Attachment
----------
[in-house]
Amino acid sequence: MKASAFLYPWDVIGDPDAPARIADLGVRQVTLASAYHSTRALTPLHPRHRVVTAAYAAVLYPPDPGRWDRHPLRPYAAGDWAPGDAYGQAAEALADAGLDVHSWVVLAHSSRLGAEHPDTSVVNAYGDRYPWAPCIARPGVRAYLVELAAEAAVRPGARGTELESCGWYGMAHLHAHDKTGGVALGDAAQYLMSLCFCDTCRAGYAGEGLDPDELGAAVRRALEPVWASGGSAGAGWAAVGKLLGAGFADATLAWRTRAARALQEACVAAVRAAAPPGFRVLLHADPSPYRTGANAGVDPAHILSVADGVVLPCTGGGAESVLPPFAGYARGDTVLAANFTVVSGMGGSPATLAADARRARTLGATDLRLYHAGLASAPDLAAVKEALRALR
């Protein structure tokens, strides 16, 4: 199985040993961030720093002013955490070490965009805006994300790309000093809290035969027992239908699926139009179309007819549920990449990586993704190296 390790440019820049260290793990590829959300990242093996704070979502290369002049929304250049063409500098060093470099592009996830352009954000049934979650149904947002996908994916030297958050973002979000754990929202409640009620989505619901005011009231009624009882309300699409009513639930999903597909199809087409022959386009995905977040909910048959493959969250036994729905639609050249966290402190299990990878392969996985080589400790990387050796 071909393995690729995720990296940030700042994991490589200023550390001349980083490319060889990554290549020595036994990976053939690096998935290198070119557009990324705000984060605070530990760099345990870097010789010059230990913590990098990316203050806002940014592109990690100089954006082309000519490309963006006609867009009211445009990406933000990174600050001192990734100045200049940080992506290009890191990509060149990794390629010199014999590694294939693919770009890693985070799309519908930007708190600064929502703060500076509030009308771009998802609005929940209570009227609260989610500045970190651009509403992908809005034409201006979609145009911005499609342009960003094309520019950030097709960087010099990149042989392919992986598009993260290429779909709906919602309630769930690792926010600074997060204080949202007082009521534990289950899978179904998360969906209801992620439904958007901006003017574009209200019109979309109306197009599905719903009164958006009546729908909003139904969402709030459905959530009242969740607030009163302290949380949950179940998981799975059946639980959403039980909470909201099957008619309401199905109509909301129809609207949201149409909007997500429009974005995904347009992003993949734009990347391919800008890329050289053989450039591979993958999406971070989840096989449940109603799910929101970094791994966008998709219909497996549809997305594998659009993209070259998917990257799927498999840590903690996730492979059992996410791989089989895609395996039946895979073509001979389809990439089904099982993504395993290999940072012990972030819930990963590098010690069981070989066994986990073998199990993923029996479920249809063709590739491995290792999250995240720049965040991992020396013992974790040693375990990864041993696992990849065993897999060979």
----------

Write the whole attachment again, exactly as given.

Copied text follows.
[in-house]
Amino acid sequence: MKASAFLYPWDVIGDPDAPARIADLGVRQVTLASAYHSTRALTPLHPRHRVVTAAYAAVLYPPDPGRWDRHPLRPYAAGDWAPGDAYGQAAEALADAGLDVHSWVVLAHSSRLGAEHPDTSVVNAYGDRYPWAPCIARPGVRAYLVELAAEAAVRPGARGTELESCGWYGMAHLHAHDKTGGVALGDAAQYLMSLCFCDTCRAGYAGEGLDPDELGAAVRRALEPVWASGGSAGAGWAAVGKLLGAGFADATLAWRTRAARALQEACVAAVRAAAPPGFRVLLHADPSPYRTGANAGVDPAHILSVADGVVLPCTGGGAESVLPPFAGYARGDTVLAANFTVVSGMGGSPATLAADARRARTLGATDLRLYHAGLASAPDLAAVKEALRALR
């Protein structure tokens, strides 16, 4: 199985040993961030720093002013955490070490965009805006994300790309000093809290035969027992239908699926139009179309007819549920990449990586993704190296 390790440019820049260290793990590829959300990242093996704070979502290369002049929304250049063409500098060093470099592009996830352009954000049934979650149904947002996908994916030297958050973002979000754990929202409640009620989505619901005011009231009624009882309300699409009513639930999903597909199809087409022959386009995905977040909910048959493959969250036994729905639609050249966290402190299990990878392969996985080589400790990387050796 071909393995690729995720990296940030700042994991490589200023550390001349980083490319060889990554290549020595036994990976053939690096998935290198070119557009990324705000984060605070530990760099345990870097010789010059230990913590990098990316203050806002940014592109990690100089954006082309000519490309963006006609867009009211445009990406933000990174600050001192990734100045200049940080992506290009890191990509060149990794390629010199014999590694294939693919770009890693985070799309519908930007708190600064929502703060500076509030009308771009998802609005929940209570009227609260989610500045970190651009509403992908809005034409201006979609145009911005499609342009960003094309520019950030097709960087010099990149042989392919992986598009993260290429779909709906919602309630769930690792926010600074997060204080949202007082009521534990289950899978179904998360969906209801992620439904958007901006003017574009209200019109979309109306197009599905719903009164958006009546729908909003139904969402709030459905959530009242969740607030009163302290949380949950179940998981799975059946639980959403039980909470909201099957008619309401199905109509909301129809609207949201149409909007997500429009974005995904347009992003993949734009990347391919800008890329050289053989450039591979993958999406971070989840096989449940109603799910929101970094791994966008998709219909497996549809997305594998659009993209070259998917990257799927498999840590903690996730492979059992996410791989089989895609395996039946895979073509001979389809990439089904099982993504395993290999940072012990972030819930990963590098010690069981070989066994986990073998199990993923029996479920249809063709590739491995290792999250995240720049965040991992020396013992974790040693375990990864041993696992990849065993897999060979």